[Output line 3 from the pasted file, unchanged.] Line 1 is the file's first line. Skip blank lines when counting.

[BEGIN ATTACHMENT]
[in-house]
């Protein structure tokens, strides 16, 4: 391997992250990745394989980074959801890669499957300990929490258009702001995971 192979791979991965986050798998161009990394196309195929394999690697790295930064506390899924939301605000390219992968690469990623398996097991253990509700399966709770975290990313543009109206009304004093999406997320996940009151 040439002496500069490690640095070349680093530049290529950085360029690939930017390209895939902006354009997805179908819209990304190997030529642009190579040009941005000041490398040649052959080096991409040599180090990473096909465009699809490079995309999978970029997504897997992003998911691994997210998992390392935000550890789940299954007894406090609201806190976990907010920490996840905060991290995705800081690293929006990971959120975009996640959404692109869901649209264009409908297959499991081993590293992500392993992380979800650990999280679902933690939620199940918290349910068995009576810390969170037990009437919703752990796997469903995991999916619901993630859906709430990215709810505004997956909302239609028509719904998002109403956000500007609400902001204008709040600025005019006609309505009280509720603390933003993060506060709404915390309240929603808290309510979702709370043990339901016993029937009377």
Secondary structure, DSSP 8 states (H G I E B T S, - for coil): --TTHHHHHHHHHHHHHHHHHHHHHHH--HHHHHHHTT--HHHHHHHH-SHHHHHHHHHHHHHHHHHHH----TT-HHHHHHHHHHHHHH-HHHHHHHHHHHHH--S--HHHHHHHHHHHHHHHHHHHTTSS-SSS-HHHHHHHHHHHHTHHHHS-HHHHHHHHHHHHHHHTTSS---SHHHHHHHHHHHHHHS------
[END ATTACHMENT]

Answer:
Secondary structure, DSSP 8 states (H G I E B T S, - for coil): --TTHHHHHHHHHHHHHHHHHHHHHHH--HHHHHHHTT--HHHHHHHH-SHHHHHHHHHHHHHHHHHHH----TT-HHHHHHHHHHHHHH-HHHHHHHHHHHHH--S--HHHHHHHHHHHHHHHHHHHTTSS-SSS-HHHHHHHHHHHHTHHHHS-HHHHHHHHHHHHHHHTTSS---SHHHHHHHHHHHHHHS------